The highly anticipated debut novel from St. Thomas Associate Professor of English Nathan Hill, The Nix, is officially released today, August 30th. Selected as one of six hot titles for autumn at BookExpo America, The Nix has received starred book reviews from Kirkus and Publisher’s Weekly and has been listed as a “must read” title by Entertainment Weekly, Harper’s Bazaar, Huffington Post, Bookish, The Master’s Review, and Gear Patrol, as well as by the Strand Bookstore in New York City. International publication will follow in more than a dozen languages. Nathan will give a talk about The Nix, at St. Thomas on October 11th. See our events page for more information!
Rachel Busse, alumna of the St. Thomas English Department and current graduate student, received an advance reader copy and was kind enough to write a review of the book, along with some of her memories of Nathan as a professor. Be sure to pick up your copy today, and let us know what you think in the comments!
Like many students in the UST English Department, I had mixed feelings when I heard that Nathan Hill wouldn’t be returning to teach for my senior year. Nathan was one of the best professors and advisors that I’d met—he was an invaluable guide through the ins and outs of both the publishing industry and the art of writing creatively. It was with his help that I was able to edit and design for the 2015 edition of the Summit Avenue Review, land a summer internship with Graywolf Press, and tend to the roots of a budding writing voice. So for Nathan I was—and will always be—incredibly grateful. Put simply: I was sad to see him go.
But there was a bit of a silver lining—Nathan’s departure meant that we’d eventually get the chance to see what sort of a project would become his full time gig. And see we will, with his debut novel The Nix, which is set to be released at the end of this month. For many of us, this is a long anticipated release; after Nathan came to visit last spring, the entire department was positively humming. The exact magnitude of this buzz became blatantly clear when Nathan was able to fill an entire lecture room on a warm Friday afternoon. As a community, we knew there would be hype around the book, and we were really, sincerely hoping that it would live up to it.
I have to report that it absolutely does. The Nix is stunning, and it’s so gorgeously expansive that it’s hard to even know where the praise should start. For one, it’s a brilliant story—my copy is now ragged due to how hungrily I dug into it, bringing it with me everywhere and tearing in whenever possible. It’s a delicious read.
Even attempting to describe the plot feels reductive. In many ways, it’s about a mother and a son. But it’s also about the mess of media and politics that we see around election times. It’s about protests of all different types—both historical and modern, and in both cases it examines the intimate motivations of the protestors themselves. It’s about video games also about the modern blur between online and “real life”, the very real mental, emotional, and even physical costs and appeals of fantasy, and the ultimate nature of obsession. It’s about the Midwest: it covers little towns full of industry and but lacking in opportunity alongside Chicago and its endlessly sprawling suburbs with equal precision. It’s about being a crybaby, an aggressive middle schooler, a child prodigy, a college plagiarizer, a factory worker, an activist, and yes, a college English professor.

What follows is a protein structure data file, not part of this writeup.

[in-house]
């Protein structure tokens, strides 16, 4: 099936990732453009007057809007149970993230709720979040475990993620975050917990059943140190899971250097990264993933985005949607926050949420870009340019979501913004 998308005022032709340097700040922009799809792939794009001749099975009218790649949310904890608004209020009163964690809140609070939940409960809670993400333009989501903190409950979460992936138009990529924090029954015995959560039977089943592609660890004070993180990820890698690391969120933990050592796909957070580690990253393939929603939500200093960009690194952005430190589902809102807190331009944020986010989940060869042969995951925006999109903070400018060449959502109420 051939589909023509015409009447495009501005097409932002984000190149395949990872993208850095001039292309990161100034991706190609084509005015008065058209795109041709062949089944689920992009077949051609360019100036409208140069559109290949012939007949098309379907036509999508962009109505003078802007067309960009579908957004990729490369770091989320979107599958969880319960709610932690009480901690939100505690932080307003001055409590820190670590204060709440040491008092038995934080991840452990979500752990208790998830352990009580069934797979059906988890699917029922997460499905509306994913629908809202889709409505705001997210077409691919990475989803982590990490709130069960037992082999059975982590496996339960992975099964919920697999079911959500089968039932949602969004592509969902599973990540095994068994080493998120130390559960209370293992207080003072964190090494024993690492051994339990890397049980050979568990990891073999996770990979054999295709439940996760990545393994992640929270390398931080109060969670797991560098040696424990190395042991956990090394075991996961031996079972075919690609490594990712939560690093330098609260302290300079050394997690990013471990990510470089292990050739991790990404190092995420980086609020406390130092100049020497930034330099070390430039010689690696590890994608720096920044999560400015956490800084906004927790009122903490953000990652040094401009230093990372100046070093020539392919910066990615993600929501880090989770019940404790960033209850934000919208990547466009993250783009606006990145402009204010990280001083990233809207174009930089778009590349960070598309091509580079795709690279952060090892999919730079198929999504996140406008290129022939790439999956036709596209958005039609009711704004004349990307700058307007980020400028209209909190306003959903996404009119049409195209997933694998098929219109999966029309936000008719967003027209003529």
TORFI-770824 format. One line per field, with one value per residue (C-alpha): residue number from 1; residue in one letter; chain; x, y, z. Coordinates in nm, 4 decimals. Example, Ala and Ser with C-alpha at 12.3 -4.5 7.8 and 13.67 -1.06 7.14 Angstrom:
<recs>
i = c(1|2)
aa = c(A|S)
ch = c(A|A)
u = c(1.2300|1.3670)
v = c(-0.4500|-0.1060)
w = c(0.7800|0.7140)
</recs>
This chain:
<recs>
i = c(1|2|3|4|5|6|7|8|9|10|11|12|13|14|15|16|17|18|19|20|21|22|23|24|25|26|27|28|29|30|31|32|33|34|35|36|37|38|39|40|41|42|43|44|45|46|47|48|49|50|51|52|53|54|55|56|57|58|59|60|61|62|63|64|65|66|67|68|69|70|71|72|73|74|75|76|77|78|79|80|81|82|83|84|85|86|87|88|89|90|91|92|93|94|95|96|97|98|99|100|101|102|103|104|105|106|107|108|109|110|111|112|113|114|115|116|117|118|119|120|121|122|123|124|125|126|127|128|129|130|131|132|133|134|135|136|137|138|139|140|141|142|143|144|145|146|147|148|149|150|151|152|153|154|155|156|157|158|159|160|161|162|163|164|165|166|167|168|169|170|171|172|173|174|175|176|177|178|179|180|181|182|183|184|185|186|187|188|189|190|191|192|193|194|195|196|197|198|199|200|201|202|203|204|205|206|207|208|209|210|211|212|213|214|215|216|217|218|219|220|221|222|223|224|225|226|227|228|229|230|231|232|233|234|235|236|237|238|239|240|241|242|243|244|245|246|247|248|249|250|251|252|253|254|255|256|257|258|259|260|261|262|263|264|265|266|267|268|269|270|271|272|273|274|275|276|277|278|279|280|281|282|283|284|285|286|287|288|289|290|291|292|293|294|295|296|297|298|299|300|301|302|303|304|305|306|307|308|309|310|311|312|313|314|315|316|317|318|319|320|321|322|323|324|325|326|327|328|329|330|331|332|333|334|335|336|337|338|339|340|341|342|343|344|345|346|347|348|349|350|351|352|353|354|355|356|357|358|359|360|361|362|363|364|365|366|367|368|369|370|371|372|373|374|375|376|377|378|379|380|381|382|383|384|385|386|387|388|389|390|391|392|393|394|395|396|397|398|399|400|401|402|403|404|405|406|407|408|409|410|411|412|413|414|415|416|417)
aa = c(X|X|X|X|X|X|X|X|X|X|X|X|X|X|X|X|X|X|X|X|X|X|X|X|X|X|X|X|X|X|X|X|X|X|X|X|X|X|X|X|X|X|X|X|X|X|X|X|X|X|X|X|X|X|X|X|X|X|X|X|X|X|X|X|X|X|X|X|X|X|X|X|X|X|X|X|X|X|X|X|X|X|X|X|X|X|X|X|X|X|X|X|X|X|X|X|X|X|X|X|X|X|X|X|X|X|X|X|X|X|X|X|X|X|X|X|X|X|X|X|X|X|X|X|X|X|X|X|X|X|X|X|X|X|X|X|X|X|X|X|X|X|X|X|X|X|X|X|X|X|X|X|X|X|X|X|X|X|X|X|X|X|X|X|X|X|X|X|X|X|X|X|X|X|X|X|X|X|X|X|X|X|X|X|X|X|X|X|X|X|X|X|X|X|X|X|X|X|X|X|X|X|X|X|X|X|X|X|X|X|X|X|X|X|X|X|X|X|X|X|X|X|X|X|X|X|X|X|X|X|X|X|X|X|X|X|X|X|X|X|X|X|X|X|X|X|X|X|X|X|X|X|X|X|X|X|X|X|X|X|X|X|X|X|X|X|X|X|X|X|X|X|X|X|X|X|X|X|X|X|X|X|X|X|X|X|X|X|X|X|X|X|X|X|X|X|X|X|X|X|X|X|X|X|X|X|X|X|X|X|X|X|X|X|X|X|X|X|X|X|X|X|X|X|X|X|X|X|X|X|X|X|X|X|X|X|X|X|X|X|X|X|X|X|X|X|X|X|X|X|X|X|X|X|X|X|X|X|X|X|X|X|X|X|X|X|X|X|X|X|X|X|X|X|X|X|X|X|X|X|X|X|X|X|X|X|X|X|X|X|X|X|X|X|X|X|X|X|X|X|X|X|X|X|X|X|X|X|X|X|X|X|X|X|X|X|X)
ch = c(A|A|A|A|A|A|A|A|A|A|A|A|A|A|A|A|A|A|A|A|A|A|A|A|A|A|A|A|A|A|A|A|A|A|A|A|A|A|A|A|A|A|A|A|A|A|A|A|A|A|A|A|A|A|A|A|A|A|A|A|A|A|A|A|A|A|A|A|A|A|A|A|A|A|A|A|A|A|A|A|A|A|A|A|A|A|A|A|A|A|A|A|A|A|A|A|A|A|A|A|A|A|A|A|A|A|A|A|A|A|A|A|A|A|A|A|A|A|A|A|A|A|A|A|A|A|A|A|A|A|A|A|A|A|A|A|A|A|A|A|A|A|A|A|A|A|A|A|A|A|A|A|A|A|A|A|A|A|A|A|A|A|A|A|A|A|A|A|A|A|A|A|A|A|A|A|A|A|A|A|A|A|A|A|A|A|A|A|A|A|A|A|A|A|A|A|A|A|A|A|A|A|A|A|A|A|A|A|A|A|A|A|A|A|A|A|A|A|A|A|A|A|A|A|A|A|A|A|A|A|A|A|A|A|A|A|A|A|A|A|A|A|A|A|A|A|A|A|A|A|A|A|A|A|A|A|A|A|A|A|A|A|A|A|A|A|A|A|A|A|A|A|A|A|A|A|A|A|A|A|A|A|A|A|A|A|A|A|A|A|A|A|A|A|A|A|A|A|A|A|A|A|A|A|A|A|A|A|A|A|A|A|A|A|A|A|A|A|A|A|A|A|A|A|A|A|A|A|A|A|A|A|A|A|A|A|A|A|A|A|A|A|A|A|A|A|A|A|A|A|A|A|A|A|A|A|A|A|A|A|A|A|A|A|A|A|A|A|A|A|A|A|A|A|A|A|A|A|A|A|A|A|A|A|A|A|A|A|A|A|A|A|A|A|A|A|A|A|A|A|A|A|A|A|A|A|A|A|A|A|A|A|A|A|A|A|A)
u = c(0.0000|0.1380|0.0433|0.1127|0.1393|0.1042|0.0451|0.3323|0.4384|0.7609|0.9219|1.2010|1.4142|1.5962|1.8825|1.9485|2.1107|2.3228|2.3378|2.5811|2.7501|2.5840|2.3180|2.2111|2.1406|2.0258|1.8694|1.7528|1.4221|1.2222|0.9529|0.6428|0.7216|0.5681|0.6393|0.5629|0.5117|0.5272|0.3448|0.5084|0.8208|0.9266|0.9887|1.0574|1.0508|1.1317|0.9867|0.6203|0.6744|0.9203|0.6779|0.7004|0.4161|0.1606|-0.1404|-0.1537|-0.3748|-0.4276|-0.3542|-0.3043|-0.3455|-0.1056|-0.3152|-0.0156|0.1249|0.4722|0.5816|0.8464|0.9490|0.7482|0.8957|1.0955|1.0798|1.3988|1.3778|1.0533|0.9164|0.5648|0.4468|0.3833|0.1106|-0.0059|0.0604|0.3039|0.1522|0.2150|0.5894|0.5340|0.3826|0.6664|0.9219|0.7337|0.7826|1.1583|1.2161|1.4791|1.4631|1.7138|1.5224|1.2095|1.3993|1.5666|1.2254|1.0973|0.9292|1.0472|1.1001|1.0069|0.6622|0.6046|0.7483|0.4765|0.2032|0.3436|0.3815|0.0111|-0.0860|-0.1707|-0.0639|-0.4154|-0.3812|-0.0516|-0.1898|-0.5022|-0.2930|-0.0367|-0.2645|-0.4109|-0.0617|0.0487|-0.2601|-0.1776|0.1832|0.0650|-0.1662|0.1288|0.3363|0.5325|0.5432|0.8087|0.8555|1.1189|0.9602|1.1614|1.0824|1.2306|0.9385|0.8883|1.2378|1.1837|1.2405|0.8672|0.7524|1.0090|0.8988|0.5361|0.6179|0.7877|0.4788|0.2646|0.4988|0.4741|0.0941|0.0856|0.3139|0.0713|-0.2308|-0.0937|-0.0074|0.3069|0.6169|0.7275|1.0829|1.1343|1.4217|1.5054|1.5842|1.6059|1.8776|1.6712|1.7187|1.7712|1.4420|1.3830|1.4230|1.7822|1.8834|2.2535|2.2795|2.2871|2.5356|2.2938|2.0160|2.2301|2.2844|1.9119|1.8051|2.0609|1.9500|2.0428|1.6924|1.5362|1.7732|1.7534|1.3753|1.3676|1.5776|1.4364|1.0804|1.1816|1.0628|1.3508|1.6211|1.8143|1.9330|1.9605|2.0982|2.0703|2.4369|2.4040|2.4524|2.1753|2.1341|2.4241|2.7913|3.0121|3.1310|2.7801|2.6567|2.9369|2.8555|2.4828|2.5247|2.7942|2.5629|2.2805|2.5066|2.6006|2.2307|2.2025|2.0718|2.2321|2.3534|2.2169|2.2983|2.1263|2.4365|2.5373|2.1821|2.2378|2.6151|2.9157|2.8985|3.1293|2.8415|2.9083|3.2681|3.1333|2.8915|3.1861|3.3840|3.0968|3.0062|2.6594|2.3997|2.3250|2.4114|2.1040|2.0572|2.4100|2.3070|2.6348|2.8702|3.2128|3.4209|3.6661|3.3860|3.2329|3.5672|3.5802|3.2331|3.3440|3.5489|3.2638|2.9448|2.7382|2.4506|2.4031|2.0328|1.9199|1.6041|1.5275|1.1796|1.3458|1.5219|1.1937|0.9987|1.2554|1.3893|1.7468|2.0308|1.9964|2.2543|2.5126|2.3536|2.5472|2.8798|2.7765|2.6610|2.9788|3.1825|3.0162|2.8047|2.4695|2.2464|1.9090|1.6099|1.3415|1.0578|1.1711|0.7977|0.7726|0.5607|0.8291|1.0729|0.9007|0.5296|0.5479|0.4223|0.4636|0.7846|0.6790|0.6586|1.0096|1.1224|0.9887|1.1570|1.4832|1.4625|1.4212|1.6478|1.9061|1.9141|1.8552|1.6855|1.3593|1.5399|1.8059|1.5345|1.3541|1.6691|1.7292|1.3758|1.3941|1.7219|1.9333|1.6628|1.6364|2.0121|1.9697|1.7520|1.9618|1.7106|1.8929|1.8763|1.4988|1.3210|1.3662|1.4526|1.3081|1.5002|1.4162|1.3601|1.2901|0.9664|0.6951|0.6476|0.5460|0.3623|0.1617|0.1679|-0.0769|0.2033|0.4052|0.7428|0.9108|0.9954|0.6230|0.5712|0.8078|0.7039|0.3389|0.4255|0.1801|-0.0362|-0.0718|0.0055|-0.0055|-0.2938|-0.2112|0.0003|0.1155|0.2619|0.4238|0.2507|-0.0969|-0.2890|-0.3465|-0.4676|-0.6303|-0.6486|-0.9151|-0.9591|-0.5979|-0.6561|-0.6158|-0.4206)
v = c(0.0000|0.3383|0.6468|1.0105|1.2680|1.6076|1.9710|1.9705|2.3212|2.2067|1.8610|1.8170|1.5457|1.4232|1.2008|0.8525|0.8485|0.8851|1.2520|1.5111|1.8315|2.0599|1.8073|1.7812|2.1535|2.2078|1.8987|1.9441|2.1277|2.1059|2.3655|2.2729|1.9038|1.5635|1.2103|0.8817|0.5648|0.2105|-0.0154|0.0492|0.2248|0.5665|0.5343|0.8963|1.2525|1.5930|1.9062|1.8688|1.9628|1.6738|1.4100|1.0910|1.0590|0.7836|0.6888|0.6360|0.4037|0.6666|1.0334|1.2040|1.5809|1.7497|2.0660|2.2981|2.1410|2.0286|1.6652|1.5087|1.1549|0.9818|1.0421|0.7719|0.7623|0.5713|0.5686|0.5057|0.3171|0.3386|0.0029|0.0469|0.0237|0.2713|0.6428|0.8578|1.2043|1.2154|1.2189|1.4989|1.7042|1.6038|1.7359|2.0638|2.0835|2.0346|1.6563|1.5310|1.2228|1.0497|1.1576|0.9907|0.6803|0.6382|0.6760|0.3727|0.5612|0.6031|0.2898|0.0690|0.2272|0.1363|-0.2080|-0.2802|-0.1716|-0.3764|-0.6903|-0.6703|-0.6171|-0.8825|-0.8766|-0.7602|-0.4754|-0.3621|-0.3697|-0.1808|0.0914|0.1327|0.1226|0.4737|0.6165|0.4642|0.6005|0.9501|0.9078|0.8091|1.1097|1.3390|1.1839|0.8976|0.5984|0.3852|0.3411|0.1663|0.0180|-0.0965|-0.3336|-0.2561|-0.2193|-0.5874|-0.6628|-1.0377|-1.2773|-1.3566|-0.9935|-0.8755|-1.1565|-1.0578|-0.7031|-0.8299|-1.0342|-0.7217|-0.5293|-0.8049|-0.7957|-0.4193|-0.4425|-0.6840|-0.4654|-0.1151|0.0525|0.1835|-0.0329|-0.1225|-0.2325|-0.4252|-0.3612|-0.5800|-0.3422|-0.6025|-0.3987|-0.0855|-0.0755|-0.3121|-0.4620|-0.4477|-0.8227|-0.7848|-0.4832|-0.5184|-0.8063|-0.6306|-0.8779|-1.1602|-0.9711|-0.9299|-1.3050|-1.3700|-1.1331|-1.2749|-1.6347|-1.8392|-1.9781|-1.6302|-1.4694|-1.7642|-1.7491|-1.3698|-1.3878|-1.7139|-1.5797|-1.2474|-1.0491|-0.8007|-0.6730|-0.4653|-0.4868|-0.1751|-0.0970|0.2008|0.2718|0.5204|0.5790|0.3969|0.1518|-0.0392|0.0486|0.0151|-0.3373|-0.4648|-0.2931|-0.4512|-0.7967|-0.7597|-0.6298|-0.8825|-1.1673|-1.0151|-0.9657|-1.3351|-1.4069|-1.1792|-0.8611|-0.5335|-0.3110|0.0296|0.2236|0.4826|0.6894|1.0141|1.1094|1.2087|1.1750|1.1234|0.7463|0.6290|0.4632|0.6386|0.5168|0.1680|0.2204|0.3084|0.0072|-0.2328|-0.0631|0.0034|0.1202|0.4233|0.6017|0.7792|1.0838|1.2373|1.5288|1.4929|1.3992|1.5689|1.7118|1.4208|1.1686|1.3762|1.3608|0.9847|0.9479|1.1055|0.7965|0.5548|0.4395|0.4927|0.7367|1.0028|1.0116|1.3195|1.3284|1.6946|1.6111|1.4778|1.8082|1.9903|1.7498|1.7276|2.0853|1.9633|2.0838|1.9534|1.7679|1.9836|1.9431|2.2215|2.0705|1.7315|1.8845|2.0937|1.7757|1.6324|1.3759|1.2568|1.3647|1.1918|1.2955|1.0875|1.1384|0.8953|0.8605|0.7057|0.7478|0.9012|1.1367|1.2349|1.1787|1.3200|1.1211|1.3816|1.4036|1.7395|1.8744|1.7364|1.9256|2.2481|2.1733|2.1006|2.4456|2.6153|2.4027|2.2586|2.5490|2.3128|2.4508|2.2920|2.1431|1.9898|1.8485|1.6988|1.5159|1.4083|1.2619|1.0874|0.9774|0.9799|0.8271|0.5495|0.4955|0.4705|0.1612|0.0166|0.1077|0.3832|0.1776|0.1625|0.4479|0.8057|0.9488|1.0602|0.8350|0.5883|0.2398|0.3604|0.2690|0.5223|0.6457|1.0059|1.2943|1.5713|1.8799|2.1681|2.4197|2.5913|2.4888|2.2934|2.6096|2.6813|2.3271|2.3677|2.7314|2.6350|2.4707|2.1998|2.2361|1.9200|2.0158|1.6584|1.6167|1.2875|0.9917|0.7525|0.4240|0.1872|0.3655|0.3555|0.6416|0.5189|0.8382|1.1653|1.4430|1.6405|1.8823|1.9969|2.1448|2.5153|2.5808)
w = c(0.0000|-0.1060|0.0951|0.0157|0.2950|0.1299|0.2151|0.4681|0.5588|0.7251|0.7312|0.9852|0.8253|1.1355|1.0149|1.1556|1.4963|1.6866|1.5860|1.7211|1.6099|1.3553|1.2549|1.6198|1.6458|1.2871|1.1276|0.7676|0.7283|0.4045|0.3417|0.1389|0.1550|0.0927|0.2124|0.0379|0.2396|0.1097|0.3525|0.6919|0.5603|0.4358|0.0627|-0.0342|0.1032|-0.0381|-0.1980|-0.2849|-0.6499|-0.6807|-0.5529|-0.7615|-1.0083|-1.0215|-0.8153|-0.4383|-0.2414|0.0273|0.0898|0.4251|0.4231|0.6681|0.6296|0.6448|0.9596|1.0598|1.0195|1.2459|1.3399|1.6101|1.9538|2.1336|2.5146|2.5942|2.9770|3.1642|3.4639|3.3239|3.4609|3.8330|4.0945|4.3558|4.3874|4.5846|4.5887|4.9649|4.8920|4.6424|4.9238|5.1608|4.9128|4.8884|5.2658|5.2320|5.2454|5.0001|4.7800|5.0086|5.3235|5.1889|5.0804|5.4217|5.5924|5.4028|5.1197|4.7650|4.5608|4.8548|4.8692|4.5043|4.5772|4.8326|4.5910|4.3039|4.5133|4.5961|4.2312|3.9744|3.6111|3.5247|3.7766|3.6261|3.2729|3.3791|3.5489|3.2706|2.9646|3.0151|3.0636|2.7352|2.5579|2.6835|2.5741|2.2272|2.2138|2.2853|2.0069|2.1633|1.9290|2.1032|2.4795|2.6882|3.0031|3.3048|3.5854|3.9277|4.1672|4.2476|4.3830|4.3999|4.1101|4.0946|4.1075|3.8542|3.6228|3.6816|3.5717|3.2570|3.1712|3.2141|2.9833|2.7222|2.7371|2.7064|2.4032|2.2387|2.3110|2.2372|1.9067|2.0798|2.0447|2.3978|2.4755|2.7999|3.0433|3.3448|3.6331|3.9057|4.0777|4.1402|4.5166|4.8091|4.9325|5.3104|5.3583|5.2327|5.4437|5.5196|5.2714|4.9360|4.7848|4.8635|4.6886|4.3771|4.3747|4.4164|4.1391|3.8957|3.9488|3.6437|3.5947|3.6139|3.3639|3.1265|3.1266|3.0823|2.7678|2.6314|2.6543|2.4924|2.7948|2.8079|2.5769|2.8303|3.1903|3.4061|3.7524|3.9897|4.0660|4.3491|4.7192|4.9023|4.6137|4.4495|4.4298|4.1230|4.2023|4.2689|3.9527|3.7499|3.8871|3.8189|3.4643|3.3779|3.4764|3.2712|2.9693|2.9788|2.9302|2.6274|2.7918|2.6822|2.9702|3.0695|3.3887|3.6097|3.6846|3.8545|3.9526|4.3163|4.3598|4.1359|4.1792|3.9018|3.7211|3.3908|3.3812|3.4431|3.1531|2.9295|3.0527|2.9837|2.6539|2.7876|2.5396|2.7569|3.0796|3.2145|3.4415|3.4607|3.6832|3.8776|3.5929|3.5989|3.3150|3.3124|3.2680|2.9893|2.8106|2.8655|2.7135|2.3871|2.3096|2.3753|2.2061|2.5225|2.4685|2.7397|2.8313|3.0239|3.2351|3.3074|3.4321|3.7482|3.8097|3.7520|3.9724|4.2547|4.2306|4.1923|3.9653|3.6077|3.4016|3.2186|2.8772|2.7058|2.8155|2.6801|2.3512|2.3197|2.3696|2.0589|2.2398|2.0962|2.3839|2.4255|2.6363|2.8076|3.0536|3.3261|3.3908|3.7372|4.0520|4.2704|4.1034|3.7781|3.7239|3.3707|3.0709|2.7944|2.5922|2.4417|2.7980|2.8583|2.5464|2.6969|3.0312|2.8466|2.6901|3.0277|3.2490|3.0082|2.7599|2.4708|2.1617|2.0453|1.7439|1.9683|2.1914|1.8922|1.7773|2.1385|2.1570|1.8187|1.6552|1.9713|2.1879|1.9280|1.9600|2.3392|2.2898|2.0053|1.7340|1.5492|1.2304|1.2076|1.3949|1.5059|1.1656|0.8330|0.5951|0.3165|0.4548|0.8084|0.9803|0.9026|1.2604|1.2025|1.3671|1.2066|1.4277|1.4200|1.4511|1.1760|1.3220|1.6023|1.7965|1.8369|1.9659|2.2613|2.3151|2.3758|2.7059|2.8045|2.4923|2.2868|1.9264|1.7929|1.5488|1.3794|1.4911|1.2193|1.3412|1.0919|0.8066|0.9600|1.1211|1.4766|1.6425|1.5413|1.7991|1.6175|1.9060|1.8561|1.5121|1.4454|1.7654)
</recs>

But perhaps The Nix succeeds most by making the reader crave each of these stories equally—with every perspective shift and break in time, I was ravenous to catch up with a character I’d been missing while still reeling from being ripped from the last. Structurally, the book would give the best spider web a run for its money—it is as elegant, sturdy, and well composed as they come. Each element feels delicately and artfully connected while simultaneously resisting the trap of tying up everything up in a tidy, convenient bow. That is a major feat for a book that is 600+ pages long.
Nathan uses that space wisely. It is the type of deeply satisfying book that I loved glutting myself on for a weekend—in those 600 or so pages, there is space for a chapter told in logical fallacies, a bit of Choose Your Own Adventure, and a stream of consciousness sentence that spans an entire chapter. This is all earned; Nathan artfully carves out room for poetry, parody, humor, and ultimate honesty. Part of the reason The Nix is such a slamming success is that it engages with modernity in a way that isn’t overly judgmental—it feels like a candid portrayal of who we are now and how we came to be. Every character is treated with attention and exactitude that makes each story feel real and dear. So yes, the book takes up space, but if anything should demand 600 or so pages of attention, it’s a story like this. Smart, funny, and earnest, The Nix induces empathy in a way we could all use more of.
Ultimately, this book is so rich, so seamless, and so well connected that it inspires. This is the type of book that makes you want to do nothing but write—the type of book that is so full and hearty that it makes you believe someday you could do it too. And when it comes down to it, isn’t that just about that best gift a creative writing professor could give?